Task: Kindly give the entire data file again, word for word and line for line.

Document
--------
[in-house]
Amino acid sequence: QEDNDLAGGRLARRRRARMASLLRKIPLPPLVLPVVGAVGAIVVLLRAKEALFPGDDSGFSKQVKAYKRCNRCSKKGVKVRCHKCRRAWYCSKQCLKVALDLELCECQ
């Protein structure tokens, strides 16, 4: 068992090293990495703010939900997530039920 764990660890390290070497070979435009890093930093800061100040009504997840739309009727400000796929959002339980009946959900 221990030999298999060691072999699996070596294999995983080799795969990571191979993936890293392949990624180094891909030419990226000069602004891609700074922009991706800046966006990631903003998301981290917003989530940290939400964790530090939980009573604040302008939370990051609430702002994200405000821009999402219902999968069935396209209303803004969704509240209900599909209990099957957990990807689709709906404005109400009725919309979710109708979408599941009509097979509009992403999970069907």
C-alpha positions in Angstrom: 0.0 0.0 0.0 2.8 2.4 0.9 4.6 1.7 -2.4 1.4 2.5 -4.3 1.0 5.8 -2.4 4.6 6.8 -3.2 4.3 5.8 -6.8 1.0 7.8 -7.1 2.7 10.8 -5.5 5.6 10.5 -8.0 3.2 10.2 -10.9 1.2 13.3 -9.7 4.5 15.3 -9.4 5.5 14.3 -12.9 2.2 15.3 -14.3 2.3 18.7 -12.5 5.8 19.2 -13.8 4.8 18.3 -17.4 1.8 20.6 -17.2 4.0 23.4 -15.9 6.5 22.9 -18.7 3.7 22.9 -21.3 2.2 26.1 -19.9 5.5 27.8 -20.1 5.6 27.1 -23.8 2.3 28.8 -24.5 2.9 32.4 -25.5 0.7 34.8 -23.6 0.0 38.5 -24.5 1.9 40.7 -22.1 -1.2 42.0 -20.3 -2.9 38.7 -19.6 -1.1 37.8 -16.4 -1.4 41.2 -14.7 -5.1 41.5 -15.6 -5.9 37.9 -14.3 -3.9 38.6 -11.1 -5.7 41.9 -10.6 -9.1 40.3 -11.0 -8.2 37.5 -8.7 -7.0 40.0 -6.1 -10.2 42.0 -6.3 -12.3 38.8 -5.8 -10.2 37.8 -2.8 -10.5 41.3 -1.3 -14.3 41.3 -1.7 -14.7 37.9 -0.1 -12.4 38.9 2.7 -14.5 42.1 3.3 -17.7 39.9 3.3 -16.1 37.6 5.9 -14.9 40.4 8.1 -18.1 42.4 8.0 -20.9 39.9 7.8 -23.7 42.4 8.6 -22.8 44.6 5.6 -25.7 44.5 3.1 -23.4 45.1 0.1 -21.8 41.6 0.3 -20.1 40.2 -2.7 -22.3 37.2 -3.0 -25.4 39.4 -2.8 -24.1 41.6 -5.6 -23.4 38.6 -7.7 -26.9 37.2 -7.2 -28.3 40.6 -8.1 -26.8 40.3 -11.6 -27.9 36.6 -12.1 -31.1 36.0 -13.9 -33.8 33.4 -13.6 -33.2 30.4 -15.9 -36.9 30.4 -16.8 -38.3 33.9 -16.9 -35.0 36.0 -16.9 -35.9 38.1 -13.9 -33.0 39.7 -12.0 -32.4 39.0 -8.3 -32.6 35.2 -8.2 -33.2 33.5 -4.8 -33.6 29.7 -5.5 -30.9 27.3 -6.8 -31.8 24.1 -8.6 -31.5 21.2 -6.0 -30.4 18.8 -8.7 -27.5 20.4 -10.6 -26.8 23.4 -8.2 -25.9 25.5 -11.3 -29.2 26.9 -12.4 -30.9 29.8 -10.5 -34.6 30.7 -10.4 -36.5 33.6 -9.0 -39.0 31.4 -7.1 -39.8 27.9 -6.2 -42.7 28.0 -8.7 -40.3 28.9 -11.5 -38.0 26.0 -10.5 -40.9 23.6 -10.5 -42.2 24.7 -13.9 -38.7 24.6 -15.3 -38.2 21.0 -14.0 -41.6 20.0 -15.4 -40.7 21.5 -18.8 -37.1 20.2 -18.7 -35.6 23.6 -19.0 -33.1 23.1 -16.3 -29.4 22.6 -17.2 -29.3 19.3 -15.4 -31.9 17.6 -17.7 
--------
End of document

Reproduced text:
[in-house]
Amino acid sequence: QEDNDLAGGRLARRRRARMASLLRKIPLPPLVLPVVGAVGAIVVLLRAKEALFPGDDSGFSKQVKAYKRCNRCSKKGVKVRCHKCRRAWYCSKQCLKVALDLELCECQ
């Protein structure tokens, strides 16, 4: 068992090293990495703010939900997530039920 764990660890390290070497070979435009890093930093800061100040009504997840739309009727400000796929959002339980009946959900 221990030999298999060691072999699996070596294999995983080799795969990571191979993936890293392949990624180094891909030419990226000069602004891609700074922009991706800046966006990631903003998301981290917003989530940290939400964790530090939980009573604040302008939370990051609430702002994200405000821009999402219902999968069935396209209303803004969704509240209900599909209990099957957990990807689709709906404005109400009725919309979710109708979408599941009509097979509009992403999970069907």
C-alpha positions in Angstrom: 0.0 0.0 0.0 2.8 2.4 0.9 4.6 1.7 -2.4 1.4 2.5 -4.3 1.0 5.8 -2.4 4.6 6.8 -3.2 4.3 5.8 -6.8 1.0 7.8 -7.1 2.7 10.8 -5.5 5.6 10.5 -8.0 3.2 10.2 -10.9 1.2 13.3 -9.7 4.5 15.3 -9.4 5.5 14.3 -12.9 2.2 15.3 -14.3 2.3 18.7 -12.5 5.8 19.2 -13.8 4.8 18.3 -17.4 1.8 20.6 -17.2 4.0 23.4 -15.9 6.5 22.9 -18.7 3.7 22.9 -21.3 2.2 26.1 -19.9 5.5 27.8 -20.1 5.6 27.1 -23.8 2.3 28.8 -24.5 2.9 32.4 -25.5 0.7 34.8 -23.6 0.0 38.5 -24.5 1.9 40.7 -22.1 -1.2 42.0 -20.3 -2.9 38.7 -19.6 -1.1 37.8 -16.4 -1.4 41.2 -14.7 -5.1 41.5 -15.6 -5.9 37.9 -14.3 -3.9 38.6 -11.1 -5.7 41.9 -10.6 -9.1 40.3 -11.0 -8.2 37.5 -8.7 -7.0 40.0 -6.1 -10.2 42.0 -6.3 -12.3 38.8 -5.8 -10.2 37.8 -2.8 -10.5 41.3 -1.3 -14.3 41.3 -1.7 -14.7 37.9 -0.1 -12.4 38.9 2.7 -14.5 42.1 3.3 -17.7 39.9 3.3 -16.1 37.6 5.9 -14.9 40.4 8.1 -18.1 42.4 8.0 -20.9 39.9 7.8 -23.7 42.4 8.6 -22.8 44.6 5.6 -25.7 44.5 3.1 -23.4 45.1 0.1 -21.8 41.6 0.3 -20.1 40.2 -2.7 -22.3 37.2 -3.0 -25.4 39.4 -2.8 -24.1 41.6 -5.6 -23.4 38.6 -7.7 -26.9 37.2 -7.2 -28.3 40.6 -8.1 -26.8 40.3 -11.6 -27.9 36.6 -12.1 -31.1 36.0 -13.9 -33.8 33.4 -13.6 -33.2 30.4 -15.9 -36.9 30.4 -16.8 -38.3 33.9 -16.9 -35.0 36.0 -16.9 -35.9 38.1 -13.9 -33.0 39.7 -12.0 -32.4 39.0 -8.3 -32.6 35.2 -8.2 -33.2 33.5 -4.8 -33.6 29.7 -5.5 -30.9 27.3 -6.8 -31.8 24.1 -8.6 -31.5 21.2 -6.0 -30.4 18.8 -8.7 -27.5 20.4 -10.6 -26.8 23.4 -8.2 -25.9 25.5 -11.3 -29.2 26.9 -12.4 -30.9 29.8 -10.5 -34.6 30.7 -10.4 -36.5 33.6 -9.0 -39.0 31.4 -7.1 -39.8 27.9 -6.2 -42.7 28.0 -8.7 -40.3 28.9 -11.5 -38.0 26.0 -10.5 -40.9 23.6 -10.5 -42.2 24.7 -13.9 -38.7 24.6 -15.3 -38.2 21.0 -14.0 -41.6 20.0 -15.4 -40.7 21.5 -18.8 -37.1 20.2 -18.7 -35.6 23.6 -19.0 -33.1 23.1 -16.3 -29.4 22.6 -17.2 -29.3 19.3 -15.4 -31.9 17.6 -17.7 